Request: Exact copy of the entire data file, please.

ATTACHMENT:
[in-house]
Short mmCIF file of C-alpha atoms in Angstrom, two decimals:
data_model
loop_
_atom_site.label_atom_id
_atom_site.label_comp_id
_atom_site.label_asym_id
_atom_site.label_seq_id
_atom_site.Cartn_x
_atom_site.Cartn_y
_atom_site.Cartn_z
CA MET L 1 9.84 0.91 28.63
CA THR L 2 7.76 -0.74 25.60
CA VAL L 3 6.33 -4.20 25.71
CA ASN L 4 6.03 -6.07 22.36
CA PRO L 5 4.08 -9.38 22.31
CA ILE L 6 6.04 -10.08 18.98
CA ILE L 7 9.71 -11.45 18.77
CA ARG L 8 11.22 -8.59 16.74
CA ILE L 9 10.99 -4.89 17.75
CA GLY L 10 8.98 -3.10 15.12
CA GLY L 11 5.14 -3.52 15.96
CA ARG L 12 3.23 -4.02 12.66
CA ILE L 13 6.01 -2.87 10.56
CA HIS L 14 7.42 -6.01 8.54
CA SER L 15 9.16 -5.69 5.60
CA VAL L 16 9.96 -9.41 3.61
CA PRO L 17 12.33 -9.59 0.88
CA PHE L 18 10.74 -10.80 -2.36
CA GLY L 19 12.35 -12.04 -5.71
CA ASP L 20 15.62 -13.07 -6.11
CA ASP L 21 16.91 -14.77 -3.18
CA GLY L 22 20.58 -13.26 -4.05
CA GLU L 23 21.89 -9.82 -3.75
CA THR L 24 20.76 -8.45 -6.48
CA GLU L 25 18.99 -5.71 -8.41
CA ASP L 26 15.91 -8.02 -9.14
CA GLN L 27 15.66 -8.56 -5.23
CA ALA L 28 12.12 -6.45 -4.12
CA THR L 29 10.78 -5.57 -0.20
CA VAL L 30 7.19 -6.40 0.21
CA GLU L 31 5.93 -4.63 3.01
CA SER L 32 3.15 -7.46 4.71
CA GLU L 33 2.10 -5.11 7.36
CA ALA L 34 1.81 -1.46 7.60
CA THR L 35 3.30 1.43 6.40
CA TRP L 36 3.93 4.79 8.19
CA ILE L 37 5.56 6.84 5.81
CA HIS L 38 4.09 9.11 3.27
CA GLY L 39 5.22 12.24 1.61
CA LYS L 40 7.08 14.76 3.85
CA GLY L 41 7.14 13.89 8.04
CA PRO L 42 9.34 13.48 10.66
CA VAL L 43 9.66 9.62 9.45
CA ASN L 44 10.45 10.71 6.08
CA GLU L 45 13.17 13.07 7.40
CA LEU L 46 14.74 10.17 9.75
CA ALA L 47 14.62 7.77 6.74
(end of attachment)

[in-house]
Short mmCIF file of C-alpha atoms in Angstrom, two decimals:
data_model
loop_
_atom_site.label_atom_id
_atom_site.label_comp_id
_atom_site.label_asym_id
_atom_site.label_seq_id
_atom_site.Cartn_x
_atom_site.Cartn_y
_atom_site.Cartn_z
CA MET L 1 9.84 0.91 28.63
CA THR L 2 7.76 -0.74 25.60
CA VAL L 3 6.33 -4.20 25.71
CA ASN L 4 6.03 -6.07 22.36
CA PRO L 5 4.08 -9.38 22.31
CA ILE L 6 6.04 -10.08 18.98
CA ILE L 7 9.71 -11.45 18.77
CA ARG L 8 11.22 -8.59 16.74
CA ILE L 9 10.99 -4.89 17.75
CA GLY L 10 8.98 -3.10 15.12
CA GLY L 11 5.14 -3.52 15.96
CA ARG L 12 3.23 -4.02 12.66
CA ILE L 13 6.01 -2.87 10.56
CA HIS L 14 7.42 -6.01 8.54
CA SER L 15 9.16 -5.69 5.60
CA VAL L 16 9.96 -9.41 3.61
CA PRO L 17 12.33 -9.59 0.88
CA PHE L 18 10.74 -10.80 -2.36
CA GLY L 19 12.35 -12.04 -5.71
CA ASP L 20 15.62 -13.07 -6.11
CA ASP L 21 16.91 -14.77 -3.18
CA GLY L 22 20.58 -13.26 -4.05
CA GLU L 23 21.89 -9.82 -3.75
CA THR L 24 20.76 -8.45 -6.48
CA GLU L 25 18.99 -5.71 -8.41
CA ASP L 26 15.91 -8.02 -9.14
CA GLN L 27 15.66 -8.56 -5.23
CA ALA L 28 12.12 -6.45 -4.12
CA THR L 29 10.78 -5.57 -0.20
CA VAL L 30 7.19 -6.40 0.21
CA GLU L 31 5.93 -4.63 3.01
CA SER L 32 3.15 -7.46 4.71
CA GLU L 33 2.10 -5.11 7.36
CA ALA L 34 1.81 -1.46 7.60
CA THR L 35 3.30 1.43 6.40
CA TRP L 36 3.93 4.79 8.19
CA ILE L 37 5.56 6.84 5.81
CA HIS L 38 4.09 9.11 3.27
CA GLY L 39 5.22 12.24 1.61
CA LYS L 40 7.08 14.76 3.85
CA GLY L 41 7.14 13.89 8.04
CA PRO L 42 9.34 13.48 10.66
CA VAL L 43 9.66 9.62 9.45
CA ASN L 44 10.45 10.71 6.08
CA GLU L 45 13.17 13.07 7.40
CA LEU L 46 14.74 10.17 9.75
CA ALA L 47 14.62 7.77 6.74